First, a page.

OH&S Hazard Identification and Risk Assessment – OHSAS 18001

OHSAS 18001 continues to gain popularity with organizations as an easy plug-in to their existing business management system.

ISO 14001 is to environmental management what OHSAS 18001 is to workplace employee health and Safety. OHSAS 18001 is a model that organizations can use to establish or enhance a continual improvement-based employee health and safety program or management system. An OHSAS 18001 Management System (OHSMS) can be readily integrated with other management systems, including ISO 9001 and ISO 14001.

The identification of workplace hazards and associated risks is a key element of OHSAS 18001 (Clause 4.3.1). Hazard identification is the process of identifying what could go wrong and possibly harm someone. Risk assessment is a multi-dimensional semi-quantitative evaluation of the potential likelihood of a hazard actually occurring and the potential consequences if a hazard should occur. Once the level of risk for a particular hazard has been quantified through the risk assessment process, that level of risk can be evaluated by the organization for “acceptability.” Acceptability is a subjective measure of how safe is safe enough and should be determined with the input and approval of the organization’s top management.

An example of a risk assessment might be making a comparison between the hazard of using a hand saw to cut a piece of wood and the hazard of using an unguarded table saw. Let’s assume that the hazard in question is the potential to seriously cut oneself while cutting a piece of wood. We know through experience that using a hand saw is not likely to cause a serious injury requiring substantial medical attention. The risk of serious injury is relatively low, and most would deem that risk tolerable or acceptable as is. Using an unguarded table saw, on the other hand, could result in a serious cut or even an amputation, which in some cases may be life threatening. The risk of using an unguarded table saw is therefore unacceptably high. In order to control the risk of amputation to a “tolerable” or “acceptable” level, the saw would have to be properly guarded, and all operators would need to be trained in the safe use of a table saw. The guarding and the training are referred to as operational controls. Although the hazard of a serious cut still remains, the operational controls contain the risk (the likelihood and consequences) to a tolerable level.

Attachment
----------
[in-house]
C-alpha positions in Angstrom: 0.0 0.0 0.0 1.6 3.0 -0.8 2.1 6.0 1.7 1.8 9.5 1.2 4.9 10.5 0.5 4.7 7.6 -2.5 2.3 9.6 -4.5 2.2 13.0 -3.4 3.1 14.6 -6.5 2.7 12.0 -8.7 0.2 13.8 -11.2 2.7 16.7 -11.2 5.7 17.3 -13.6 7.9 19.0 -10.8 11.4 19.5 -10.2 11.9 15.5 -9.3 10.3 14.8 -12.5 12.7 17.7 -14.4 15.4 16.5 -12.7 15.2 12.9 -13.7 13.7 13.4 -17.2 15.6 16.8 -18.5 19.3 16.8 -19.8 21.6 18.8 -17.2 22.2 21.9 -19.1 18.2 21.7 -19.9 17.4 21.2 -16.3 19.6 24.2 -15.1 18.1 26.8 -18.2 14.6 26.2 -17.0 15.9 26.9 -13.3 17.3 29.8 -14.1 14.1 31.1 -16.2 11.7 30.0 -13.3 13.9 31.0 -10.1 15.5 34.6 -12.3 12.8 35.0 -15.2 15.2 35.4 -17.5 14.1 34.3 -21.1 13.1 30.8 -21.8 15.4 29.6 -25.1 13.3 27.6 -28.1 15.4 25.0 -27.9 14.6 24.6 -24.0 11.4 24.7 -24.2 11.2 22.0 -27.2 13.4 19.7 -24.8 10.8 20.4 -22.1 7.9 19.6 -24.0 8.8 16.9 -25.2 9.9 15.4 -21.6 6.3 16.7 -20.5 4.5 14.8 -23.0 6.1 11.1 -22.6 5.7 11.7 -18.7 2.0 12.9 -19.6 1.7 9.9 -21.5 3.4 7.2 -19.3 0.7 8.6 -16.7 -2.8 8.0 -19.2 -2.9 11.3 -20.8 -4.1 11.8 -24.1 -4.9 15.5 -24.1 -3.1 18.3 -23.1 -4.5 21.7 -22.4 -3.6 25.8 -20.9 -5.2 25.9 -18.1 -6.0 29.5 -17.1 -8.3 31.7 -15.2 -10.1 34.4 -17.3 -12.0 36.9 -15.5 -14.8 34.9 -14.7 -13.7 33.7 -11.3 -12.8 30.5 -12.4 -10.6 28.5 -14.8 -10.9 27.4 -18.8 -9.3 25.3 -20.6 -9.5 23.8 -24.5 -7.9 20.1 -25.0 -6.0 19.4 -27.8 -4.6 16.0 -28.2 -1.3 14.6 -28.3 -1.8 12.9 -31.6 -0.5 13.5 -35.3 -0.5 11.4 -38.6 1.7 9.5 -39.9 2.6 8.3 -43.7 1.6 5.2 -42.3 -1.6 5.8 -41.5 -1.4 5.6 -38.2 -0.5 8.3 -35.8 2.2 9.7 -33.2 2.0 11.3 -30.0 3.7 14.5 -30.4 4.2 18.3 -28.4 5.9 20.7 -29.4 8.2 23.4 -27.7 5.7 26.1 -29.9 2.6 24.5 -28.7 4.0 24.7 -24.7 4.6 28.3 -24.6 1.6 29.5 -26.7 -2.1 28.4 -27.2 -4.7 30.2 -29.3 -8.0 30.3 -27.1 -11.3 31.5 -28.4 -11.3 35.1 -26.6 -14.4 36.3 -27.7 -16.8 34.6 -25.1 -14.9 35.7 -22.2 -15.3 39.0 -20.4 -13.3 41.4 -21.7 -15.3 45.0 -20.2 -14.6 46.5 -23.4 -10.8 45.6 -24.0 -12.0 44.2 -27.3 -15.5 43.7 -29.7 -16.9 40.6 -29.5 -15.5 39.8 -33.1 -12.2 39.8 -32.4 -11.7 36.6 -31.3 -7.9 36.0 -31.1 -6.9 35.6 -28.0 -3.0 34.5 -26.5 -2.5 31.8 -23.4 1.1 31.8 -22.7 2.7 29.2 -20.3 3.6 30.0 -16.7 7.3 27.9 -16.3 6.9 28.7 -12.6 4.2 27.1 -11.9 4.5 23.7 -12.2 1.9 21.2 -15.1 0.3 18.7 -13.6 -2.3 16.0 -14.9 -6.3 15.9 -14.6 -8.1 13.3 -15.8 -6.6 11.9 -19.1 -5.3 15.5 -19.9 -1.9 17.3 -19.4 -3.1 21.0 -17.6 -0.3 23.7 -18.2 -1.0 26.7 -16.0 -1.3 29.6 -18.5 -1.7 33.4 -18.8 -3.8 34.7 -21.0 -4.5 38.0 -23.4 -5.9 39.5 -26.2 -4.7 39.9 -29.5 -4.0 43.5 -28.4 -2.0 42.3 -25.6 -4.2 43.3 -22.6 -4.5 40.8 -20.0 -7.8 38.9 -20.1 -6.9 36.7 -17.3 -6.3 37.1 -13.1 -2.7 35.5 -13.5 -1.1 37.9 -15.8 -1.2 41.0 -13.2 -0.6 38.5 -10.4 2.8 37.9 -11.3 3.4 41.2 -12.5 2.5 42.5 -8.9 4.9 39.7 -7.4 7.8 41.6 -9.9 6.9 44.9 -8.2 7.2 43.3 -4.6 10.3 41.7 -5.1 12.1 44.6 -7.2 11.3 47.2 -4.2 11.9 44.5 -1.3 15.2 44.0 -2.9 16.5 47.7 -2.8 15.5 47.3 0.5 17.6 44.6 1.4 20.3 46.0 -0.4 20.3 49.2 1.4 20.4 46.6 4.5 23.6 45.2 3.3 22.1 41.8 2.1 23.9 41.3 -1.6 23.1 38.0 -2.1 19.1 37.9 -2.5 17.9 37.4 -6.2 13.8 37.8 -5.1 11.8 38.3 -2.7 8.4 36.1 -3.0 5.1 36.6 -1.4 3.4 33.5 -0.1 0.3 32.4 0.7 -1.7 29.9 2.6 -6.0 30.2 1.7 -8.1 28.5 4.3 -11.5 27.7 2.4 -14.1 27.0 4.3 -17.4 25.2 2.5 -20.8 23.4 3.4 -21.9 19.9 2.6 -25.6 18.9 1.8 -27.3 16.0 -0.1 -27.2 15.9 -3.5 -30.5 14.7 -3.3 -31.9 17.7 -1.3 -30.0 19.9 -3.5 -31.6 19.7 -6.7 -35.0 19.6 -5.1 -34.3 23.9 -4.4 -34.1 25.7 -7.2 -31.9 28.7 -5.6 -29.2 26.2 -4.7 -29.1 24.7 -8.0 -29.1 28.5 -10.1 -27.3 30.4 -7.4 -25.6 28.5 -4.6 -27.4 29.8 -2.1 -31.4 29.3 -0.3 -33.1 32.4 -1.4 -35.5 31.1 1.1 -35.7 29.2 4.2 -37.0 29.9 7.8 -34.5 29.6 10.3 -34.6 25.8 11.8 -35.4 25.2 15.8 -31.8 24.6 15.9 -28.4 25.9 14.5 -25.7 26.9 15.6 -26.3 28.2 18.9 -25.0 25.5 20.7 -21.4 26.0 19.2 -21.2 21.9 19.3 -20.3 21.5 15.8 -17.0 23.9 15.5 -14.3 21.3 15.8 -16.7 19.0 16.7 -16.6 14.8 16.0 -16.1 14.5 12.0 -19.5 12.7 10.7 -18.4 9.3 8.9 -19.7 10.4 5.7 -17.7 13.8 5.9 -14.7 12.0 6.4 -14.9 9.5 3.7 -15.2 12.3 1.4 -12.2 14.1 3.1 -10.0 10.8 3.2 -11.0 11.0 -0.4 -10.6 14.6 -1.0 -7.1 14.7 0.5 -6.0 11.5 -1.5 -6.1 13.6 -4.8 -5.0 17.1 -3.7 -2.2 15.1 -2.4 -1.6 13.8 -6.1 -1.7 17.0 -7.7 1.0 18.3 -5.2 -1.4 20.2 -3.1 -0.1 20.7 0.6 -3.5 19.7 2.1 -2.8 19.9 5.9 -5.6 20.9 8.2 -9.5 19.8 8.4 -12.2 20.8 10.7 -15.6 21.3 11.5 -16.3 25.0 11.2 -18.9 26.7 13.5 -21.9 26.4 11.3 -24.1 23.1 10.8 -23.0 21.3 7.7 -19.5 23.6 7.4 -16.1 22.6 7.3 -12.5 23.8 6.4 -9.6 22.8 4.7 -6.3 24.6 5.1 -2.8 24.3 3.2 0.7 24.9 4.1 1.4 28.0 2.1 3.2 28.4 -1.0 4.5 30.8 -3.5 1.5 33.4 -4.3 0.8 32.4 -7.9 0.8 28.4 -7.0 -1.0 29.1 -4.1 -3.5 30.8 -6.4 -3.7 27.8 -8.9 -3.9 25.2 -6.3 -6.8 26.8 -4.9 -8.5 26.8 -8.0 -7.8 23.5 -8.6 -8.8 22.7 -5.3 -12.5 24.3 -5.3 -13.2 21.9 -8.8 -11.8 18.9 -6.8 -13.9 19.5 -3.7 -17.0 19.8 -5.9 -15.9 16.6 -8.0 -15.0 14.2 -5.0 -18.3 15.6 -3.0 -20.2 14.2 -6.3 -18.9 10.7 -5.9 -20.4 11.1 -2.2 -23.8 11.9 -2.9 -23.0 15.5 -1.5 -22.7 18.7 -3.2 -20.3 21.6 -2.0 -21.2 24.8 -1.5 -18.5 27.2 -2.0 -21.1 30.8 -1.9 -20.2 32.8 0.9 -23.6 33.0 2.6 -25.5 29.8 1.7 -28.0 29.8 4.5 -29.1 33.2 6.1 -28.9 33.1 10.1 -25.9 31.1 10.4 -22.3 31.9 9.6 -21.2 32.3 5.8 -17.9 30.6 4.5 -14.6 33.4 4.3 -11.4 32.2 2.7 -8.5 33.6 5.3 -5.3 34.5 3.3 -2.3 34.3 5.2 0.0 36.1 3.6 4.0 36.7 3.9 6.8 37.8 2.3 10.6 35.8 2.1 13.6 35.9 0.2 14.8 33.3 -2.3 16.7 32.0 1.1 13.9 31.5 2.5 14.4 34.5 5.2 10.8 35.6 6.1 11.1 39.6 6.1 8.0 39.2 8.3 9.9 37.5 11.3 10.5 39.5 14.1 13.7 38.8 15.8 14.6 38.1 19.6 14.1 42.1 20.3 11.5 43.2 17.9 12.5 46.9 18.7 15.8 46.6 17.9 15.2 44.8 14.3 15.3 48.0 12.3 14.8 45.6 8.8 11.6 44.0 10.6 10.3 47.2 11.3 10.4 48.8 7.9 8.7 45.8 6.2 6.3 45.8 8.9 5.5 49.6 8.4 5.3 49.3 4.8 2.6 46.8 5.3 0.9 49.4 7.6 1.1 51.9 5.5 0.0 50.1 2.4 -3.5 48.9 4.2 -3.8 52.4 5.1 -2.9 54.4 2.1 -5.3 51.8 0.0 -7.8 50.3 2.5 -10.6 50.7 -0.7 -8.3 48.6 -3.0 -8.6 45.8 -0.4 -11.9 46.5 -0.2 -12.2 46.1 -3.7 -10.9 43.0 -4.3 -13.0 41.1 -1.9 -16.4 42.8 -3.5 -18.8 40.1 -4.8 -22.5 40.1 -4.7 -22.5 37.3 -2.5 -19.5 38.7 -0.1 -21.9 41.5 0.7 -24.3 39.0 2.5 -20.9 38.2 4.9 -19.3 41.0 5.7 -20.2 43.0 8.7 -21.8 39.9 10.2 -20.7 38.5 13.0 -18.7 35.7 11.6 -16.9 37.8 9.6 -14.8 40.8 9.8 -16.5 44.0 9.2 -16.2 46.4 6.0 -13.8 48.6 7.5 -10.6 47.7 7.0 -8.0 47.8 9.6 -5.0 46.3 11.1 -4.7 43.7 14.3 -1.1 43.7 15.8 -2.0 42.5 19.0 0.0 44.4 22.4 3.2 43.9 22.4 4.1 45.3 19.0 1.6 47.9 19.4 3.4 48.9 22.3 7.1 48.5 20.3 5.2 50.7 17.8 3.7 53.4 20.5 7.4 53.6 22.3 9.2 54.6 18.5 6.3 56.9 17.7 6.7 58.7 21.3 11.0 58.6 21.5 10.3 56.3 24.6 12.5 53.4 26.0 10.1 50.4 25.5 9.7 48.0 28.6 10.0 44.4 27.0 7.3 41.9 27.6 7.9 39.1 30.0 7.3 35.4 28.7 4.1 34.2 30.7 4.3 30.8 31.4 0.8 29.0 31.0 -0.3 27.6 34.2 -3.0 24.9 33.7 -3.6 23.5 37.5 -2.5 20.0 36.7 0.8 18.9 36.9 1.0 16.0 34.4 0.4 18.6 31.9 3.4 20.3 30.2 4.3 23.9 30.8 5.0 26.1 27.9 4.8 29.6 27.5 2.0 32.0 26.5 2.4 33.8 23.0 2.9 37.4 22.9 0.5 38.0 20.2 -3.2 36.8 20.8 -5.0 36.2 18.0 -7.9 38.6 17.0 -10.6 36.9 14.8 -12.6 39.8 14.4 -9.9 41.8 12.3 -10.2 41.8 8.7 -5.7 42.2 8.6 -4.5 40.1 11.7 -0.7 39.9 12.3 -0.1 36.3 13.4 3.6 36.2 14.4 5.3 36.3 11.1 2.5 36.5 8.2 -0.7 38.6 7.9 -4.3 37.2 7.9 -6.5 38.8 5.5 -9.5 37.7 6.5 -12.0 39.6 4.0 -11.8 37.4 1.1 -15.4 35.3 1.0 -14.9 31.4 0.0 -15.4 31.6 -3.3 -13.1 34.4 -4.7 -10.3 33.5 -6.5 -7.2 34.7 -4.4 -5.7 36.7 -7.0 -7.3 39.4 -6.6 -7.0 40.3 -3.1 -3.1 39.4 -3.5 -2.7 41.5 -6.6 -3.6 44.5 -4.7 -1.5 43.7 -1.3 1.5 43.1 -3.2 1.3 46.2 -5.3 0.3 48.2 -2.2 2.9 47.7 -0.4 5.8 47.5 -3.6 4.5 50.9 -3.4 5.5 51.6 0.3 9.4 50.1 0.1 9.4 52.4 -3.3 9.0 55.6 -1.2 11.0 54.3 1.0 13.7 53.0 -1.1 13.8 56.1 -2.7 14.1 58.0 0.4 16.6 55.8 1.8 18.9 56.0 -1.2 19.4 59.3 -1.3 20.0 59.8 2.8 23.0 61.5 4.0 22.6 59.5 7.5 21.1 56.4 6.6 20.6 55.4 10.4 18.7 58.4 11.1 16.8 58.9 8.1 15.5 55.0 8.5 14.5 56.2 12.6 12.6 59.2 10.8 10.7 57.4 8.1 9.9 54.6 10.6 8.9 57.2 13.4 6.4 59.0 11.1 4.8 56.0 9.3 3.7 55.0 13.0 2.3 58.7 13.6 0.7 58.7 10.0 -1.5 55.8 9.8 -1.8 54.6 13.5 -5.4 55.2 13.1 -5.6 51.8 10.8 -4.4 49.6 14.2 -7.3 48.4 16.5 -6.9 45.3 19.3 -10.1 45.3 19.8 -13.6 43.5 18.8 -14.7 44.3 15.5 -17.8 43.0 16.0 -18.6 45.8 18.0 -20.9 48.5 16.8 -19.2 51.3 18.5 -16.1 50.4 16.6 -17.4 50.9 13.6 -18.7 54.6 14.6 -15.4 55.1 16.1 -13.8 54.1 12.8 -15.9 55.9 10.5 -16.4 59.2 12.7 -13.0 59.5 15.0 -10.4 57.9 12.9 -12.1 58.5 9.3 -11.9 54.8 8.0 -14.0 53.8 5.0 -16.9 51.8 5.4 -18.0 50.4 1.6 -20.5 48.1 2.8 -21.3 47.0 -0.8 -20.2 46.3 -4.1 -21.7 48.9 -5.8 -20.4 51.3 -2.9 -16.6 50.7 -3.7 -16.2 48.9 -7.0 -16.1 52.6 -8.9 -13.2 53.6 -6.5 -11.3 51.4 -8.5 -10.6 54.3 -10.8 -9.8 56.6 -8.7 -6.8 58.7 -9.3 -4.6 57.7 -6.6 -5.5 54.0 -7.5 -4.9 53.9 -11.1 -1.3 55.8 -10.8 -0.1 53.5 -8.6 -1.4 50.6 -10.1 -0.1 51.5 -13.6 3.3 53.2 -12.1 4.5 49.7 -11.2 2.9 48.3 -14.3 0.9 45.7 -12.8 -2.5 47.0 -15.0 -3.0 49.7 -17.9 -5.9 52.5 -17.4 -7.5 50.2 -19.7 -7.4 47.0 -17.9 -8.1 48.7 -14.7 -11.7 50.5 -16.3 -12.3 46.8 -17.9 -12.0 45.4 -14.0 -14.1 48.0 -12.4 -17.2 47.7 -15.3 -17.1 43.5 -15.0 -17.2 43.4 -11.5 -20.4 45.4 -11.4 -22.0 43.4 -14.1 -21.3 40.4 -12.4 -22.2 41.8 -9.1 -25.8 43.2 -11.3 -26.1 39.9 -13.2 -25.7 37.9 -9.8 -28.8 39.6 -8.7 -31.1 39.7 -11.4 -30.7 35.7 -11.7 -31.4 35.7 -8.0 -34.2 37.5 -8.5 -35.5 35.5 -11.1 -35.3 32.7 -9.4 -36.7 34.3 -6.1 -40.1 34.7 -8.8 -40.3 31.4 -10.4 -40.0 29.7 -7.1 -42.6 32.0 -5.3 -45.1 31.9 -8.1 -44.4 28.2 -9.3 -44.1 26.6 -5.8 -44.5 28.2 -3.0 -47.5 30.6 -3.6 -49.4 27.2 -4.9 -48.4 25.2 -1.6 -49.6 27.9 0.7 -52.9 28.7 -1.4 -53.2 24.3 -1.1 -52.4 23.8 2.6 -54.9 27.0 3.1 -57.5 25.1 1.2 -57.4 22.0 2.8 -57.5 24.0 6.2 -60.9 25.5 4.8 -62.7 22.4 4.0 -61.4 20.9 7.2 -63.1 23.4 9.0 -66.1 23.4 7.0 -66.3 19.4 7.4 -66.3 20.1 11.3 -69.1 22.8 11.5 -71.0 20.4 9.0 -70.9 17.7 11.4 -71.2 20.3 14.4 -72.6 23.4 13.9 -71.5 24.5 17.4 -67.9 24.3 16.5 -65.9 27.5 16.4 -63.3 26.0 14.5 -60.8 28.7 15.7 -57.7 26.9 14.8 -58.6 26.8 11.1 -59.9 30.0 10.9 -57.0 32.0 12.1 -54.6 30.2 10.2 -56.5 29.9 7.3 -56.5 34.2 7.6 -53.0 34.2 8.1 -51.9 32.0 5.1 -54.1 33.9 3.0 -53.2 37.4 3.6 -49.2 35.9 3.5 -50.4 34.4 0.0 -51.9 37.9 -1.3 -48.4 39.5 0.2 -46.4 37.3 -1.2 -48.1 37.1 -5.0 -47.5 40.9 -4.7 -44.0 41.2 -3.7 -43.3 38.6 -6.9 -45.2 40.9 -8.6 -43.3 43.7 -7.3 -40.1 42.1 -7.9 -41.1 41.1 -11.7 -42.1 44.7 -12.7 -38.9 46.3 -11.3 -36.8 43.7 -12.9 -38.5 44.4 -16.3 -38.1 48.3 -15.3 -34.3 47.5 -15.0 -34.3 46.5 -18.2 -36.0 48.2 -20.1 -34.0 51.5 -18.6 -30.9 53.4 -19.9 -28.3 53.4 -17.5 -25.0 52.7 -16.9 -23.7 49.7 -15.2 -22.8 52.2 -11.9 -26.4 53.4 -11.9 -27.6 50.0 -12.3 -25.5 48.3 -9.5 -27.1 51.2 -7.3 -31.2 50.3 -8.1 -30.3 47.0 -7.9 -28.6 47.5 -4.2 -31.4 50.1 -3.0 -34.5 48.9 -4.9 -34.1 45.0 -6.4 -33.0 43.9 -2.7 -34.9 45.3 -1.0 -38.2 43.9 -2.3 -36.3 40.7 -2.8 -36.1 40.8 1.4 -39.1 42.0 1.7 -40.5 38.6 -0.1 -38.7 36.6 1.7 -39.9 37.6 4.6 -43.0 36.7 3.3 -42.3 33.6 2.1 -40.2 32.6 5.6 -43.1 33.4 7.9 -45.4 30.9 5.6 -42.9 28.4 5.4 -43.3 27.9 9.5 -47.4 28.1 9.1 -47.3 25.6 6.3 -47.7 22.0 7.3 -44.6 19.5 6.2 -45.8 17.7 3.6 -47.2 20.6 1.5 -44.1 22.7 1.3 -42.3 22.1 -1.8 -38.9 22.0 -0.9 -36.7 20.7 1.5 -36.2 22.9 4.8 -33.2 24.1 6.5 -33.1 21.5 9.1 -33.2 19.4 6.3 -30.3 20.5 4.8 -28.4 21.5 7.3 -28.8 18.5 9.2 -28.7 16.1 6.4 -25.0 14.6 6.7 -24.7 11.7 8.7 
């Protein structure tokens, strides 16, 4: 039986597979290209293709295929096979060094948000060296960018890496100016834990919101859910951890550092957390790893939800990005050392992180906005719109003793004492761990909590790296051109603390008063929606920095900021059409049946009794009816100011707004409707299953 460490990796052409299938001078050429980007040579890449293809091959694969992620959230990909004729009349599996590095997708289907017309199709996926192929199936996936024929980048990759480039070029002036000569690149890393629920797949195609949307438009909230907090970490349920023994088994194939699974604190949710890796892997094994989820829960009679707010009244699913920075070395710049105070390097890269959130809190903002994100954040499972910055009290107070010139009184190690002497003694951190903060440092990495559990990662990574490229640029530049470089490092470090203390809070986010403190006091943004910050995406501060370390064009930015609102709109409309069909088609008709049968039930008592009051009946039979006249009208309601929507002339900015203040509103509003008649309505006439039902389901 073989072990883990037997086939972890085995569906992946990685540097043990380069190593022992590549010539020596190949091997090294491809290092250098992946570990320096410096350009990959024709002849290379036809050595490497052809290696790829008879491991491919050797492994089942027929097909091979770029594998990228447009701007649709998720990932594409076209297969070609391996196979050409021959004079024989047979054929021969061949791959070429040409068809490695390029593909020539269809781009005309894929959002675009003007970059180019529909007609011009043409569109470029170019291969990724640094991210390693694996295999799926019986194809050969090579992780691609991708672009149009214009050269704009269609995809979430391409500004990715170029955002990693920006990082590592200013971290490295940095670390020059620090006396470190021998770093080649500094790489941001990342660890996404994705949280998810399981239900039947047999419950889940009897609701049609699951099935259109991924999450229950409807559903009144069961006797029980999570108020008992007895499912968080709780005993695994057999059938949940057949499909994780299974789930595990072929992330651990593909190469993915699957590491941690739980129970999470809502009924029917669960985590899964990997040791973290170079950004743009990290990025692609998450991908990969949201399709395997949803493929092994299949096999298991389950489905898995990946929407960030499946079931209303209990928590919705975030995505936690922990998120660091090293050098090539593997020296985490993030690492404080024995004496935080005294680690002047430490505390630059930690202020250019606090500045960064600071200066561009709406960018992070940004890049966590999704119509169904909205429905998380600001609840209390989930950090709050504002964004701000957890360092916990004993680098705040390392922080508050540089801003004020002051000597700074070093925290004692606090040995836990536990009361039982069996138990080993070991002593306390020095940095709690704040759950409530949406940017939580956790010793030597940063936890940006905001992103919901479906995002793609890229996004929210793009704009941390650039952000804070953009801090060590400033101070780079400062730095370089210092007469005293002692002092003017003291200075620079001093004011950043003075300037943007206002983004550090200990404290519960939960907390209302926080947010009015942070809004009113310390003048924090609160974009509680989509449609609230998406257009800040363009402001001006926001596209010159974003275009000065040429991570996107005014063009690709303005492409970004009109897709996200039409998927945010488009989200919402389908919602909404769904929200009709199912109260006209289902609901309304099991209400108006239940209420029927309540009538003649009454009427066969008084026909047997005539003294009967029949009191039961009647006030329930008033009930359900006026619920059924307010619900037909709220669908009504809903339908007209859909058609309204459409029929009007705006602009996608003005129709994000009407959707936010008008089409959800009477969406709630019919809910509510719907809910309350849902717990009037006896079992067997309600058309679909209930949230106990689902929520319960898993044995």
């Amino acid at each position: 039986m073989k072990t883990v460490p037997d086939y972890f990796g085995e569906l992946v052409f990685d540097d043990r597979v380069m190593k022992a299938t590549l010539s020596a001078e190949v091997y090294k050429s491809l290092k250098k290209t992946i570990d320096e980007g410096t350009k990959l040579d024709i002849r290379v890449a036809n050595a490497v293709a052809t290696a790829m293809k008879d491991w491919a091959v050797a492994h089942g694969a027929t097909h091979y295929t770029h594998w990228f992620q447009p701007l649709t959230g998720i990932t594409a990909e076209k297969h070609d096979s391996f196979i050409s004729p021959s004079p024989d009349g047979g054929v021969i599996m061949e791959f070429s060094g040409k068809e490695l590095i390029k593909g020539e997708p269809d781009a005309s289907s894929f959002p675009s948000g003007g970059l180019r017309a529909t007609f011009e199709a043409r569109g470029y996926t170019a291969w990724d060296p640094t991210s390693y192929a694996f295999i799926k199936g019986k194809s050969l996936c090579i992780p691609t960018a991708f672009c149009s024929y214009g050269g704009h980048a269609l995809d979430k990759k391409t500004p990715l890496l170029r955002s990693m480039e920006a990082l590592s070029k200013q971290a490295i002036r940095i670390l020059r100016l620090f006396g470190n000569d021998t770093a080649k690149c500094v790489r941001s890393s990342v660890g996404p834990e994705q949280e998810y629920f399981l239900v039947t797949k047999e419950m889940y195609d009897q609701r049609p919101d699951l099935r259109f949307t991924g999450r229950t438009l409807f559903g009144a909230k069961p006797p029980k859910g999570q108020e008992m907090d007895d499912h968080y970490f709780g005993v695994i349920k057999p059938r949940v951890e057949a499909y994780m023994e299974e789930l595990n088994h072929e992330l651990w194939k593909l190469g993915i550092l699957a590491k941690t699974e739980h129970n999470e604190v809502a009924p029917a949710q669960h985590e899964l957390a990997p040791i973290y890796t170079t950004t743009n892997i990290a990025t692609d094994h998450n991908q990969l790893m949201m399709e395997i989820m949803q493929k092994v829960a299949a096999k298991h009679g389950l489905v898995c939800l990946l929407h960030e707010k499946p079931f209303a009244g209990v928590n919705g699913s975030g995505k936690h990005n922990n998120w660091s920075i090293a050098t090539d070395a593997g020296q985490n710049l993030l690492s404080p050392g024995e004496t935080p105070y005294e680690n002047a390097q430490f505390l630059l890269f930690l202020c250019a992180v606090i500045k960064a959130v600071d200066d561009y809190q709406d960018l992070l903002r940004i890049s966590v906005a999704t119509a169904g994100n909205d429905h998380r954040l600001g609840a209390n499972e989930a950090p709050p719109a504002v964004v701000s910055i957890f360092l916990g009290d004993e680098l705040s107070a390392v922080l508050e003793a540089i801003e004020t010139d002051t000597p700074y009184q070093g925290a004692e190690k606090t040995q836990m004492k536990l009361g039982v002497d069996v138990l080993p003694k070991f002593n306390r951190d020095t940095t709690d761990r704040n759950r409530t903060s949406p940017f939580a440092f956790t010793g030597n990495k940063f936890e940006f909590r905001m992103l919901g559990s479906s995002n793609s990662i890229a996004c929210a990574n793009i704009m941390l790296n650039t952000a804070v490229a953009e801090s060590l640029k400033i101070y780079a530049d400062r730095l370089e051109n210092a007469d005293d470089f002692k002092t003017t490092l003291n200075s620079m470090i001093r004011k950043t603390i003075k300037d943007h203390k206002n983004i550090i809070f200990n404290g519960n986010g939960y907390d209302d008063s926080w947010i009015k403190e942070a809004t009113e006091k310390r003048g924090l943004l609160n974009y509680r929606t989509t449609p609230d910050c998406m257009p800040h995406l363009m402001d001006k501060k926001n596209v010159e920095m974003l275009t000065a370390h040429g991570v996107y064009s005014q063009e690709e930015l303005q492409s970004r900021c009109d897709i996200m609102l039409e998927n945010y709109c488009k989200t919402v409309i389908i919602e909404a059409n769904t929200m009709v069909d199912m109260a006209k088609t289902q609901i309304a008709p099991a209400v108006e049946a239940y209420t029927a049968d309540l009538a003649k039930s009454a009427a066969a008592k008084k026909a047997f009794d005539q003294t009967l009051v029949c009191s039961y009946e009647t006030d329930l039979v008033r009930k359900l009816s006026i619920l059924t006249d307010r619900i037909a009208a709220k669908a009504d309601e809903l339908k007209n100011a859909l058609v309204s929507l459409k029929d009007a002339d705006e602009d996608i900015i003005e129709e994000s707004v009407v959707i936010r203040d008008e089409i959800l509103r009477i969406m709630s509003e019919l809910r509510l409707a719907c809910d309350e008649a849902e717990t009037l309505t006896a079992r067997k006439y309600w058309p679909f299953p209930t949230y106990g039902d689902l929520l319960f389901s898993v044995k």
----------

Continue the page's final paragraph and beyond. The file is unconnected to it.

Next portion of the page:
The task of performing an OHSAS 18001 hazard identification and risk assessment would be easy if there were only a few hazards present in the workplace. Unfortunately, most workplaces have hundreds of hazards that require evaluation. Consequently, organizations seeking to improve their OH&S performance need to find a way to prioritize these hazards so that they can address the highest risks first.

Such a numeric evaluation is similar to a Failure Mode Effects Analysis (FMEA), which is used by quality managers to prioritize potential risk to product quality. The OHSAS risk assessment process can be used to prioritize potential health and safety risks and help organizations decide what needs to be done first to get the most risk reduction as quickly as possible. These risk assessments can be tailored to each organization’s situation and risk tolerance threshold.

There is no one right way to perform hazard identification and risk assessment. However, if not performed with skill and competence, the results of the OHSAS risk assessment will dramatically affect the performance of the employee health and safety program or management system. In other words, the program or management system is only as good as the hazard identification and risk assessment process.

Following are some key points to remember:

  • Develop a documented procedure for hazard identification and risk assessment.
  • Don’t be afraid to tweak the procedure if it is not producing reasonable results.
  • Involve in the assessments those who are exposed to possible hazards.
  • Engage management to determine the risk tolerance threshold the organization wants to achieve.

What are your experiences with hazard identification and risk assessment? Let us know by placing a comment here.

This entry was posted in OHSAS 18001 by Kevin Lehner. Bookmark the permalink.

About Kevin Lehner

Kevin has been president of ECSI for over 25 years. His practice focuses on environmental and health and safety management systems training, consulting and auditing. He is an active member of the US Technical Advisory Committees to ISO 14001 and ISO 45001. He represents that USA at international meetings of these committees. He is also the lead developer of the CorrectTrack corrective action tracking app.